RichnardW said…

    It seems a bit pointless to ask both:
    (a) is the question of God's existence scientific or philosophical; and
    (b) what do we mean by those terms?

    Why ask a question whose meaning you don't know?
    ===============
    Comment:
    In philosophy, concepts are often clarified in degrees and phases.
    I'm not completely ignorant about what is meant by "scientific" and by "philosophical". I have some notion or sense of what these words mean, even if I cannot, at this point in time, spit out a clear and plausible genus/species definition or a necc. & suff. conditions definition, or a criterial definition of either term.

    Also, I'm interested BOTH in what Dawkins had in mind when making his claim about the existence of God being a "scientific" question, and also interested in whether his use of the word "scientific" is appropriate and in keeping with the best understanding (that I can muster) of what science truly involves.

    For example, if Dawkins simply means that the claim "God exists" is a factual claim, and if he is just using the word "scientific" to mean "factual" then I might have no issue with the truth of Dawkins viewpoint, but I might want to take issue with his use of the word "scientific" (e.g. that it is misleading and confusing to use this word if all he means is "factual").

  • http://www.blogger.com/profile/09925591703967774000 Dianelos Georgoudis

    Bradley,

    You write: “Dawkins plainly asserts that “the existence of God is a scientific hypothesis, like any other” and that “God’s existence or non-existence is a scientific fact about the universe…

    I have read “The God Delusion”. In it Richard Dawkins defines the God hypothesis thus: “There exists a superhuman, supernatural intelligence who deliberately designed and created the universe and everything in it, including us”. How natural science can confirm or falsify such a hypothesis, is anybody’s guess. Dawkins really doesn’t tell, except by proposing a primitive argument grandly named “The Ultimate Boeing 474 gambit” which is a clearly philosophical one.

    If I were a knowledgeable atheist I would feel embarrassed by Dawkins’s book and its popularity among atheists. Of course there are many mediocre and popular books written by theists too.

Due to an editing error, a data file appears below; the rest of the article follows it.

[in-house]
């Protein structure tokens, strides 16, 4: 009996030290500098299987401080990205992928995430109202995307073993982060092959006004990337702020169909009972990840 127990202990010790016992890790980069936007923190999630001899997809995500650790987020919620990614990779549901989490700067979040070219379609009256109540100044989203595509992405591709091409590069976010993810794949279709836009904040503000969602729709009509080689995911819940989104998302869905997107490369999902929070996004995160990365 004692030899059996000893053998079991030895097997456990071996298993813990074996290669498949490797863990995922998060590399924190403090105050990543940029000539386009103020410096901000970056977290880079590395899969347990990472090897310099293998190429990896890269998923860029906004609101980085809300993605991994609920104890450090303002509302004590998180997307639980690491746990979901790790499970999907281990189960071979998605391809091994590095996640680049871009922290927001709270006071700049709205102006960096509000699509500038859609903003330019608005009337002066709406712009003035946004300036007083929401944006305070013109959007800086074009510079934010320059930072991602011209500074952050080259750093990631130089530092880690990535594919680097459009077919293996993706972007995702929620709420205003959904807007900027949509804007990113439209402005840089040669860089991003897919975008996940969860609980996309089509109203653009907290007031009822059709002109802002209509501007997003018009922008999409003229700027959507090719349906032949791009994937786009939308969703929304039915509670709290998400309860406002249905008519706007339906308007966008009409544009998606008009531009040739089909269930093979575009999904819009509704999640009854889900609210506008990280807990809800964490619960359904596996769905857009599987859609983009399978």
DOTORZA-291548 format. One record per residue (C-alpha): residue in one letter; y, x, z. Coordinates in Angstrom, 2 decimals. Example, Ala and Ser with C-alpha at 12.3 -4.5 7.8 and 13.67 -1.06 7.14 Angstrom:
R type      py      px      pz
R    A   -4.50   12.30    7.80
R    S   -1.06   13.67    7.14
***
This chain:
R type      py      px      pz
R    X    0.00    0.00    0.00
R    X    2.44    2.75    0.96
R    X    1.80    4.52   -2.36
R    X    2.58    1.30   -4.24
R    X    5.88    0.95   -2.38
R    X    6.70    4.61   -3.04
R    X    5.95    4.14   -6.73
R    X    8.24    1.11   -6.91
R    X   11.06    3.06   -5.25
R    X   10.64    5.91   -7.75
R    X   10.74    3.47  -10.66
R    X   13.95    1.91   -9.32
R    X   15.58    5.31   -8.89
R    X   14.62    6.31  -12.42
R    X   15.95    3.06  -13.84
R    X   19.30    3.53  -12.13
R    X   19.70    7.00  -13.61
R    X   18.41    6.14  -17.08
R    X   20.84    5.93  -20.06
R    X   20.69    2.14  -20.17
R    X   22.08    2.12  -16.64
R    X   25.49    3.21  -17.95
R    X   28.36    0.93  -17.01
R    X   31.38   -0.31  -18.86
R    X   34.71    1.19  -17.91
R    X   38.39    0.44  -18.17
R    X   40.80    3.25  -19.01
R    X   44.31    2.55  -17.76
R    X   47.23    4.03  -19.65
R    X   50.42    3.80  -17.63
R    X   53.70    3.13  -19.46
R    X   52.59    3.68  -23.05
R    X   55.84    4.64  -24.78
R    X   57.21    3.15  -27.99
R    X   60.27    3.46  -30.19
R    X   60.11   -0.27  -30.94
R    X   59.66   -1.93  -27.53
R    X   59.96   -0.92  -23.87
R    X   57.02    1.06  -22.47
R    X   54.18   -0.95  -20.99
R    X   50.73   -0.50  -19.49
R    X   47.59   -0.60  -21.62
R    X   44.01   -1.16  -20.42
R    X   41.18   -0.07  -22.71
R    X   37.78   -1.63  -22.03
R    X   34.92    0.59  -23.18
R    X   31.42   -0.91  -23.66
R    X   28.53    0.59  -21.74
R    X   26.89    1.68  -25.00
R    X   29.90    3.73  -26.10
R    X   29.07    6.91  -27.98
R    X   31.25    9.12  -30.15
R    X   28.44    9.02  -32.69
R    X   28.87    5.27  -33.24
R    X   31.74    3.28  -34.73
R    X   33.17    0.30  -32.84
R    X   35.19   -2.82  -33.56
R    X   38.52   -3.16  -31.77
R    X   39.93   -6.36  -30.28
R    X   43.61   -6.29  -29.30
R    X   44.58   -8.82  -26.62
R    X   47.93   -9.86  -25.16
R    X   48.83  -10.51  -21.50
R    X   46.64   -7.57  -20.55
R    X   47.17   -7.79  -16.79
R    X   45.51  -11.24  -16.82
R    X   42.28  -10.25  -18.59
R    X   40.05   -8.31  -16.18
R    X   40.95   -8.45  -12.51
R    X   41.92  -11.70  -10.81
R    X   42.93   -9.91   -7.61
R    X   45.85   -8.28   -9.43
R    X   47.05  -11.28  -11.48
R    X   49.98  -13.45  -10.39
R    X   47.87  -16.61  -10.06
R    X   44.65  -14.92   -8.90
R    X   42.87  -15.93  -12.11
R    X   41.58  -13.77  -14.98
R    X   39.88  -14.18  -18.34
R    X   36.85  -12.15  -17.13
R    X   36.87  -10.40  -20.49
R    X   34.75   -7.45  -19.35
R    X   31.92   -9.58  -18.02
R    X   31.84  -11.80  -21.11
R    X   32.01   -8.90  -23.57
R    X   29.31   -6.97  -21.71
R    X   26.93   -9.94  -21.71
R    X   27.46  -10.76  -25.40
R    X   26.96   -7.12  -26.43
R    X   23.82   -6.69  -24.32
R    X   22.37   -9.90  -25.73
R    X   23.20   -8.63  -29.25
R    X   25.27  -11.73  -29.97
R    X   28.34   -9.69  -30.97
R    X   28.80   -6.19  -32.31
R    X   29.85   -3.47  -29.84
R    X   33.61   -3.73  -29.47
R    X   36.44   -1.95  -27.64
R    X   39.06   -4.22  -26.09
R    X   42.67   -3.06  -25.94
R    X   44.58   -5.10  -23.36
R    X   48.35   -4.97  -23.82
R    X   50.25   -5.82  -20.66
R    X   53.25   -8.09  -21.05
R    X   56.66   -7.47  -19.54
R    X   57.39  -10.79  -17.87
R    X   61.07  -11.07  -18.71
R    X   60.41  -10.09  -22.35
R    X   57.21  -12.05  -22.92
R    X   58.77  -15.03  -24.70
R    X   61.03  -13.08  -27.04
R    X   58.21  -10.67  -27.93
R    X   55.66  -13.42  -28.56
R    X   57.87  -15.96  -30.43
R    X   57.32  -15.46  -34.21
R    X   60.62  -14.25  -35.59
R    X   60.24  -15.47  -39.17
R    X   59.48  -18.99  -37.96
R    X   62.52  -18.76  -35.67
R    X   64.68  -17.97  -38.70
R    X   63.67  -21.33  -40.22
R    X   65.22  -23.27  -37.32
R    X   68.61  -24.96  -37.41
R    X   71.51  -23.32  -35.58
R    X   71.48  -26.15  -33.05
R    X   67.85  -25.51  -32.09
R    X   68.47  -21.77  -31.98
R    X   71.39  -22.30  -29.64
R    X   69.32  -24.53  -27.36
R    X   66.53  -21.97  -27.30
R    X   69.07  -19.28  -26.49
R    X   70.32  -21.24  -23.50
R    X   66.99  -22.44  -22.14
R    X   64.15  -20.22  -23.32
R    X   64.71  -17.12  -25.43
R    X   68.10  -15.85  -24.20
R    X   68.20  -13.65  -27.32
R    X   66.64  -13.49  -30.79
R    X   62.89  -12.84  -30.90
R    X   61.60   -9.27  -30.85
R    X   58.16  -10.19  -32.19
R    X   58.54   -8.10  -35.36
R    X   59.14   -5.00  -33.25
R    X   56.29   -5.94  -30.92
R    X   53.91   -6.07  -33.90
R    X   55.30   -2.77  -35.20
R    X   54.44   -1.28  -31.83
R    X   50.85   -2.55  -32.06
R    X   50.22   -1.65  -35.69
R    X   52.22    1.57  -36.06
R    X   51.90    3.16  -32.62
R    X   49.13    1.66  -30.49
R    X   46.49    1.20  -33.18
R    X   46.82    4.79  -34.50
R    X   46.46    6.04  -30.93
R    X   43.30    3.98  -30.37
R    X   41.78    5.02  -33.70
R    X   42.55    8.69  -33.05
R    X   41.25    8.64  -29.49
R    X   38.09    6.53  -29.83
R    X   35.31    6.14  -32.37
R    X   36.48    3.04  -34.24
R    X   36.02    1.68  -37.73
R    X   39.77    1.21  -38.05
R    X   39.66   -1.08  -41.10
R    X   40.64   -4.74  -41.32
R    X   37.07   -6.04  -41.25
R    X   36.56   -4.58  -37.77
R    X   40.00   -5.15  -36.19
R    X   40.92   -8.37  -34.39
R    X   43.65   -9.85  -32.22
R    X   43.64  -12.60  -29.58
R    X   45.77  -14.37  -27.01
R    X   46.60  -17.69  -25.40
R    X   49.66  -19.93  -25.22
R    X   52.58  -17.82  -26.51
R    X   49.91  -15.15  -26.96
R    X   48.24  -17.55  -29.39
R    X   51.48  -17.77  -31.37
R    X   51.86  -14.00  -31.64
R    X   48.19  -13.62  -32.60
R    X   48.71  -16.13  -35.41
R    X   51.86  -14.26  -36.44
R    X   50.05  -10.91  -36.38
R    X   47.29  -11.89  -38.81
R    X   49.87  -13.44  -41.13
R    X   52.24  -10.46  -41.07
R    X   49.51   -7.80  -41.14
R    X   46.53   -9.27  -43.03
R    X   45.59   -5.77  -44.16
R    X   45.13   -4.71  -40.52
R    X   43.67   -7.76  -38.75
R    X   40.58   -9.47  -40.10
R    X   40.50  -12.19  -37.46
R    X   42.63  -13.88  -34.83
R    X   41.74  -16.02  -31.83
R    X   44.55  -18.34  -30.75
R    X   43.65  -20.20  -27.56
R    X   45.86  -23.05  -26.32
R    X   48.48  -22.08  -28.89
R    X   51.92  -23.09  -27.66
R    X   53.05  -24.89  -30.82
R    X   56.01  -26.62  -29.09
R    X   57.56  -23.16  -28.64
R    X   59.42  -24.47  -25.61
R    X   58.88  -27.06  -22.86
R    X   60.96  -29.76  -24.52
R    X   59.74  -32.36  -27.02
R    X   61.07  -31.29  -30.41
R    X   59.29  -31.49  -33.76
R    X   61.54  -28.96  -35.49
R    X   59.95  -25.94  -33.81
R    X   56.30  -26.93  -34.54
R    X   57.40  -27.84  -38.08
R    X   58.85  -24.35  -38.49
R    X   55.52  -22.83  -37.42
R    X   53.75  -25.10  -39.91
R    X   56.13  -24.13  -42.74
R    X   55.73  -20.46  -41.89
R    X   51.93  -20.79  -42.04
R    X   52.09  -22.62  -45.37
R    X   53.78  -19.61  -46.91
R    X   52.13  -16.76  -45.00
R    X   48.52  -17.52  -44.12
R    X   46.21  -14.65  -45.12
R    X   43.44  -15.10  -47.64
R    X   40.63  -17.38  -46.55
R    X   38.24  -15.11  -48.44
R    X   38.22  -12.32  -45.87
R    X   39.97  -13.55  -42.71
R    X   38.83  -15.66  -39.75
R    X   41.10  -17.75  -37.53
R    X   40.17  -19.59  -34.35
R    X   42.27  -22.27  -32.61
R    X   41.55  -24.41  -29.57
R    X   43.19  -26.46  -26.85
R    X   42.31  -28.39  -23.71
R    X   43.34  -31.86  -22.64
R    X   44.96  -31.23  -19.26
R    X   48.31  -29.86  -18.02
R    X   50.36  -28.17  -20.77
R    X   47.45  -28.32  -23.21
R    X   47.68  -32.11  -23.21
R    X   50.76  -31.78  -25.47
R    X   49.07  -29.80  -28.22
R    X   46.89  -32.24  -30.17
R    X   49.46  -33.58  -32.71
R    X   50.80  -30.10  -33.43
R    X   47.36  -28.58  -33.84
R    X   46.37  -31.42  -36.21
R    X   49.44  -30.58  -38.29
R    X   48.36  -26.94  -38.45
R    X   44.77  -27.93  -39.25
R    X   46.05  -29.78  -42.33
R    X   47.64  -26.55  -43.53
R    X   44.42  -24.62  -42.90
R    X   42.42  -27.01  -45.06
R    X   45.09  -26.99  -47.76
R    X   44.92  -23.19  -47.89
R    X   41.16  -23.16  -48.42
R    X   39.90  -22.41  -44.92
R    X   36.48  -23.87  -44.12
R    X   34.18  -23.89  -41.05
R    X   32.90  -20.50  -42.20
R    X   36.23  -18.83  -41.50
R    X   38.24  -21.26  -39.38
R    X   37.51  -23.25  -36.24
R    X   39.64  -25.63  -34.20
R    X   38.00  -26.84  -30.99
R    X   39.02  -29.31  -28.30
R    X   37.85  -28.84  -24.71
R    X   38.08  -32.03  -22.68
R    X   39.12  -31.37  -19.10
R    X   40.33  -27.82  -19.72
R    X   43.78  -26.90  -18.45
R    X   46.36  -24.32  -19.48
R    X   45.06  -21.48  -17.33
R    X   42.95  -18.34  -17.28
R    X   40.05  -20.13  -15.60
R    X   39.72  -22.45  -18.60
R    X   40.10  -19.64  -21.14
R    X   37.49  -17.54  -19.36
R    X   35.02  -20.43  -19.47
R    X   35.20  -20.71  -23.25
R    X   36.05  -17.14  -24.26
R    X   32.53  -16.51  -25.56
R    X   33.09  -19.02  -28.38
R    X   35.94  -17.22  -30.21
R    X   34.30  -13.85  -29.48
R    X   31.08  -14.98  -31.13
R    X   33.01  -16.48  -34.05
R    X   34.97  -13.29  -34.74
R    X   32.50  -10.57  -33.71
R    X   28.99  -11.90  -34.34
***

• http://www.blogger.com/profile/09925591703967774000 Dianelos Georgoudis

    Ted,

    You write: “If that word [“God”] is defined as "that which caused life to originate on earth," then the question of God's existence is a scientific one.

    In turn, the definition above depends on what one means by “cause”. Consider a much simpler physical phenomenon than the origin of life on earth, such as the falling of an apple. The proposition “An apple’s fall is caused by the earth’s gravitational forcefield (or because of the bending of spacetime, or whatever)” and the proposition “An apple’s fall is caused by God’s will” can both be true, as they both use a different concept of causality. The first proposition refers to physical/mechanical causality, which according to naturalism is ultimately all causality there is. The second proposition refers to agent causality, which according to theism is ultimately all causality there is. Coming back to the definition of God you suggest above, if you mean “cause” the way naturalists understand this concept, then you are suggesting a definition of God based on a naturalistic conception of causality, which can only lead to confusion.

  • http://www.blogger.com/profile/05211466026535549638 Bradley Bowen

    Dianelos said…

    If I were a knowledgeable atheist I would feel embarrassed by Dawkins’s book and its popularity among atheists.
    ===============

    Dawkins is a scientist who is trying to do philosophy of religion while mistakenly believing himself to be doing science. As a result, his philosophy of religion ain't so good.

    However, the book covers a lot of territory besides just the existence of God, and even though his ability in philosophical reasoning is poor, he manages to make some interesting points, and raises some significant issues.

    My hat is off to anyone who can write a book that opens with four chapters dealing with key issues in the philosophy of religion and yet sell millions of copies of the book.

  • http://www.blogger.com/profile/09925591703967774000 Dianelos Georgoudis

    Bradley,

    You write:

    Dawkins is a scientist who is trying to do philosophy of religion while mistakenly believing himself to be doing science. As a result, his philosophy of religion ain't so good. [snip] My hat is off to anyone who can write a book that opens with four chapters dealing with key issues in the philosophy of religion and yet sell millions of copies of the book.

    Why? What is deserving of respect in writing a book that opens with four chapters of not so good philosophy of religion, and yet sells millions of copies? If you could write a mediocre book that nevertheless sold millions, would that make you proud?

    The world is already full of mediocre theistic books that sell millions; is the fact that we now also have mediocre atheistic books that sell millions a positive development?